Venus Williams made her triumphant return to the tennis court this year after nearly a year off due to injuries. All eyes were on her during last month’s U.S. Open, where things didn’t go the way she planned — but she’s not dwelling on it.
“I was definitely very rusty, just kind of hitting my stride,” Williams tells me of her U.S. Open performance after taking a year off from competing in the tournament. “I’ll be playing next year. I’m looking forward to it. [I’m] putting my work in early, being prepared.”
Thinking 10 steps ahead is something that’s propelled Williams to victory in seven Grand Slam singles and five Wimbledon championships, just to name a few of her accomplishments on the court. It’s also how she’s built two wildly successful companies — activewear brand EleVen and interior design firm V Starr.
“It’s all the same,” Williams explains of the similarities between playing tennis and her approach to running her businesses. “You have to plan ahead, you have to prepare, you have to set goals, you have to reevaluate when it doesn’t work out. You have to build the right team … To see the work that our team can produce and for us to succeed together, it’s such a great feeling.”
One of the biggest of these partners is Amazon. Aside from selling EleVen products through the retailer, Williams has also partnered with the company on Amazon Launchpad, a platform that was created to launch and elevate small businesses.
“I want my product to be accessible; I want people to have the opportunity to find them easily,” she says of her decision to work with the company, pointing out how it furthers her commitment to accessibility and building the right team. “Amazon gives you such great tools to be able to reach those customers and build your business. Once you launch, you’re not there by yourself. You are fully supported to be able to succeed.”
Yet Williams’ grand slam piece of advice for getting a company off the ground is counterintuitive to everything budding entrepreneurs have been told: You don’t have to make your business your entire life.
Multitasking is an art, sure, but for Williams, it goes much deeper than that.
Perhaps it’s not about juggling as many things as you can but understanding that you can pursue multiple passions at the same time while carefully assessing when to make moves in either direction. It’s like anticipating your next swing by watching the motion of the ball.
“Being an entrepreneur doesn’t mean you have to go all-in,” Williams says. “People think it means I have to quit my job and now live off my credit card and here we go — it may or may not work. You can always start your business and your new dream while you work your current job to mitigate the risk. You don’t have to take all the risks that people often envision — they think that entrepreneurs are the riskiest people on the planet, and a lot of times they aren’t.”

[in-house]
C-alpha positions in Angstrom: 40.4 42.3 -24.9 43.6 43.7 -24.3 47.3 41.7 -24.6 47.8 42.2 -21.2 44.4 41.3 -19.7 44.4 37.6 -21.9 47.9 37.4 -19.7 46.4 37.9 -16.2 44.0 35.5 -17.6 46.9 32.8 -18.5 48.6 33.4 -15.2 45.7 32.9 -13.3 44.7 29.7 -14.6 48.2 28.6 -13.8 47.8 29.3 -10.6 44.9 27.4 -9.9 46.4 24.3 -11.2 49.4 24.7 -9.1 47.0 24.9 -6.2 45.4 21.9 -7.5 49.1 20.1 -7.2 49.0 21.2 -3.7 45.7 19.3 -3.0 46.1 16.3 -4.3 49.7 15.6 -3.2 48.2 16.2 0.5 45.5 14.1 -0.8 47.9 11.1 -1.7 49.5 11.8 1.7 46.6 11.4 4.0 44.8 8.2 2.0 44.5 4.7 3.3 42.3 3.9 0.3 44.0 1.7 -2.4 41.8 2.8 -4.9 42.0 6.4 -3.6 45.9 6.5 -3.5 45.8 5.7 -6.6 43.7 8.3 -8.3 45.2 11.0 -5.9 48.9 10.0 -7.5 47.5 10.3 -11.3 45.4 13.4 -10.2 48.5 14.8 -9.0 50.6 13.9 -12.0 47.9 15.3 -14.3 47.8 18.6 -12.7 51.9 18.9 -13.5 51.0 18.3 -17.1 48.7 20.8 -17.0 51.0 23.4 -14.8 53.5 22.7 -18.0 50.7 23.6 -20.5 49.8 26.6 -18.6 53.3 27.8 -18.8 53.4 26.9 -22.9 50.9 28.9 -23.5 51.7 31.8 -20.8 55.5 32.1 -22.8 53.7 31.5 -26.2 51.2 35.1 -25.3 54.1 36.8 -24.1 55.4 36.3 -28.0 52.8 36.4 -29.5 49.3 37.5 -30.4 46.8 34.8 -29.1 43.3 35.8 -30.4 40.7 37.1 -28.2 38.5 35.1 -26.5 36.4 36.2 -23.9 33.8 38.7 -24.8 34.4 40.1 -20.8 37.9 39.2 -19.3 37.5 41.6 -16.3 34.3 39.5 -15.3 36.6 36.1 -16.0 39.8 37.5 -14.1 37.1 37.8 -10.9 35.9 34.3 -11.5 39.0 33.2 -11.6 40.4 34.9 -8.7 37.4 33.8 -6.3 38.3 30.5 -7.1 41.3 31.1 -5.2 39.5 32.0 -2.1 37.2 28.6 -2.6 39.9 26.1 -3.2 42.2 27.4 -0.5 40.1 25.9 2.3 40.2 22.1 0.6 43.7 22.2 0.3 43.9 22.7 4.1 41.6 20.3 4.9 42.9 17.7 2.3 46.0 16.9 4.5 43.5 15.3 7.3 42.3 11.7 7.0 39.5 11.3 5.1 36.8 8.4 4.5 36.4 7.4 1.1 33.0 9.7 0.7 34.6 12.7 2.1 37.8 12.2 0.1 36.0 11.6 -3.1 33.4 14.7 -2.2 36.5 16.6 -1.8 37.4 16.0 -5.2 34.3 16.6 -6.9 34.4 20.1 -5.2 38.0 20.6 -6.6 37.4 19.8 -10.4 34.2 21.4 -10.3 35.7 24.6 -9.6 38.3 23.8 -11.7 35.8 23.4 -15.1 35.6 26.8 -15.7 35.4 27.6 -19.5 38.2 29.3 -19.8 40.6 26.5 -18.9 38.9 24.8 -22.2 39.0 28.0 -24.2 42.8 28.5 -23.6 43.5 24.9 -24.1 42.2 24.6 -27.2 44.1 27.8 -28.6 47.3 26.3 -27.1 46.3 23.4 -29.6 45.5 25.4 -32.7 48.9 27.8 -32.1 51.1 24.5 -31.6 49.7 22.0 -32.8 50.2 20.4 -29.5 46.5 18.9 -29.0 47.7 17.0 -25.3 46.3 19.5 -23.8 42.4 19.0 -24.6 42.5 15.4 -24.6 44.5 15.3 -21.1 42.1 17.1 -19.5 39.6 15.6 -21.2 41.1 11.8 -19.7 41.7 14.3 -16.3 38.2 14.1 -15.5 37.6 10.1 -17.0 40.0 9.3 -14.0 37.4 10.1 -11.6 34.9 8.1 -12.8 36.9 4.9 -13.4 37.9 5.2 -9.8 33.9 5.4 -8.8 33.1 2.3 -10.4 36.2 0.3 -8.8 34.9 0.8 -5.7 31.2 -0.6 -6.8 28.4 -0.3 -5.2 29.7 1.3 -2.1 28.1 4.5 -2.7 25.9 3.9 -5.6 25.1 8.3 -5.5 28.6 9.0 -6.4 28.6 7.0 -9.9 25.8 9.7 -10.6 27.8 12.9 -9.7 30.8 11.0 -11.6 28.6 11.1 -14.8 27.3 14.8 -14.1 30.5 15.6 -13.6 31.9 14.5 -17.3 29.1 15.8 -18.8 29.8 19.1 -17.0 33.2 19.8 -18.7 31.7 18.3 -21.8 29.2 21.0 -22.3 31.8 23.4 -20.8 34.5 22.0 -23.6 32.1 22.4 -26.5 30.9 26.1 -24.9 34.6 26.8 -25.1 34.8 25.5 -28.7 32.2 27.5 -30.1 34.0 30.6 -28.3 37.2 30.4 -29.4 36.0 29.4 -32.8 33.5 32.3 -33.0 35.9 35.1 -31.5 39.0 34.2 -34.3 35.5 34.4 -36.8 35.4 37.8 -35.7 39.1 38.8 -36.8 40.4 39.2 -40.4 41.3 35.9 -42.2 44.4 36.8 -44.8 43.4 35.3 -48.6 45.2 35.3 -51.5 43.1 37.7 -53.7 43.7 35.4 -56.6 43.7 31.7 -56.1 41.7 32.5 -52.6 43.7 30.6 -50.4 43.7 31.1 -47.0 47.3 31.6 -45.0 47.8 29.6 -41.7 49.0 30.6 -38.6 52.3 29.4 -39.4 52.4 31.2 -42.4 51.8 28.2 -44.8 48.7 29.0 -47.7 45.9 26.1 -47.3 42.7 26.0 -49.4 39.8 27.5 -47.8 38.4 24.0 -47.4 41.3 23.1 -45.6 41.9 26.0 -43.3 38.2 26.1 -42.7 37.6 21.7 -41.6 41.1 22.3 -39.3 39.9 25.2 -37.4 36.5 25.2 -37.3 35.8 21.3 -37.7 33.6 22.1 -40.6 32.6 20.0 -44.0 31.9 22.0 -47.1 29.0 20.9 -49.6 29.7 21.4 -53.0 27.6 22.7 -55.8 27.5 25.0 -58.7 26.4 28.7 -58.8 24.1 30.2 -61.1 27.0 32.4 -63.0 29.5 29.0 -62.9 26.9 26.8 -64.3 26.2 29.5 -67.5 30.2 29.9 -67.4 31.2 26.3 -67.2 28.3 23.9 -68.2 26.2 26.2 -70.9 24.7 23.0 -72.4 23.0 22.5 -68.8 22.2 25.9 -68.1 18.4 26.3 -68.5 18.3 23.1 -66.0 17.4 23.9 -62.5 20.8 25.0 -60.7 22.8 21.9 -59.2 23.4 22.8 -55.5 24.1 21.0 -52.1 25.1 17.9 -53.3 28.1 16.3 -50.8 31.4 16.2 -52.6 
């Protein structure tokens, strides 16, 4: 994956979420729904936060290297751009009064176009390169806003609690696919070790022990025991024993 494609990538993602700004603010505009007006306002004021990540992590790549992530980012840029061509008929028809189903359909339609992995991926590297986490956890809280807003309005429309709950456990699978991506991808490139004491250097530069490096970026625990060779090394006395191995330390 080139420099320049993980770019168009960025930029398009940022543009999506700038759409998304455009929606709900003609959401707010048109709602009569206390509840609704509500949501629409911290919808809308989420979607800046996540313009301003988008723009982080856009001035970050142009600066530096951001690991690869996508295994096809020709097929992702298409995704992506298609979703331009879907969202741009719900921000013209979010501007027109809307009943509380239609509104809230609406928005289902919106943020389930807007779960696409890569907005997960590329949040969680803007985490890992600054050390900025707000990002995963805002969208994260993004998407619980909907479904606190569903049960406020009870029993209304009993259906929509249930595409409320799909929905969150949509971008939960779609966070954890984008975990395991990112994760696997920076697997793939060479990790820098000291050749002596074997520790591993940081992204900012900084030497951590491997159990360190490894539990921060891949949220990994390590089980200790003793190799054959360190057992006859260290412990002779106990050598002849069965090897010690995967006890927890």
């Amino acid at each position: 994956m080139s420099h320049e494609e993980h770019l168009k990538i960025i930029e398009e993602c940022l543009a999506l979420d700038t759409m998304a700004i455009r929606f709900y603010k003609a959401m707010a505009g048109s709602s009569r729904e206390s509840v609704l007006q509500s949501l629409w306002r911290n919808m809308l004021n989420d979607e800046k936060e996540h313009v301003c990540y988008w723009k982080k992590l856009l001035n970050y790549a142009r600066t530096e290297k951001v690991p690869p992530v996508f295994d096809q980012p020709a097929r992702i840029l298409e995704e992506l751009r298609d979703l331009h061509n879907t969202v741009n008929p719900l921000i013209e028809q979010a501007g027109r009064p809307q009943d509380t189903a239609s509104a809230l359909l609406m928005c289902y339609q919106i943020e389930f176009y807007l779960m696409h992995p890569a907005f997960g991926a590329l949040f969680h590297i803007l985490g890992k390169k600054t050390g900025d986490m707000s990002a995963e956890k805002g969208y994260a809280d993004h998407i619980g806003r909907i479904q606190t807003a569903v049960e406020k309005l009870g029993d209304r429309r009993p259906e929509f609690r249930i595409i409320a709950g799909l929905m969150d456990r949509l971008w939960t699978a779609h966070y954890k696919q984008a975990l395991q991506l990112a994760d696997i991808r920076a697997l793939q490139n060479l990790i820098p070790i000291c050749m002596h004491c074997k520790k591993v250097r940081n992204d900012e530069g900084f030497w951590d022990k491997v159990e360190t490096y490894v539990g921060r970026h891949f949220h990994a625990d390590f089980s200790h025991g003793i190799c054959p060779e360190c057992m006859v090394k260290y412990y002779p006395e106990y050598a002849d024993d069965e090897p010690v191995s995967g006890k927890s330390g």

Williams practices what she preaches, and she does it seemingly effortlessly. When she founded V Starr in 2002, she was simultaneously ranked No. 1 in the world by the World Tennis Association.
Despite being entirely different challenges, the roadblocks to success in both business and tennis have been strikingly similar, the largest being inequality and the expectation that women have to work harder and make more noise to succeed.
Williams says she’s experienced it firsthand in the sports world, from being paid unequally to being offered fewer opportunities than her male counterparts. She points to the U.S. women’s soccer team’s equal pay deal, saying that the decision was long overdue but isn’t enough.
“There’s a lot of work to be done,” she says bluntly. “And it’s so important for women and men to step up and put their hands up and say, ‘I see this. I want to do something about it.'”
It’s part of what’s inspired her to start EleVen’s Privilege Tax Campaign, which highlights the gender wage gap in the United States. According to the most recent data from the Bureau of Labor Statistics, women in the U.S. still earned an average of 17% less than men at the end of 2021.
“When you leave the United States that gap gets wider,” Williams says. “If we keep up this pace, maybe in the next 100 years we’ll be able to bridge that gap, but we need to bridge it sooner.”
It’s that look-ahead approach coming into play again as she explains that part of being successful in any endeavor is doing your research in a way that allows you to “know the bumps and the pitfalls along the way that can happen.”
After all, success for Williams has always come by balancing her different passions.
“I’ve been really blessed to do something that I love, which is tennis, for my entire life,” she says. “And I thought, [In] my next chapter, which I want to start before the first chapter is over, I’m gonna do something I love.”
Although love might translate to zero in tennis terms, when it comes to Williams and her drive to take her businesses and career to next level, it means everything.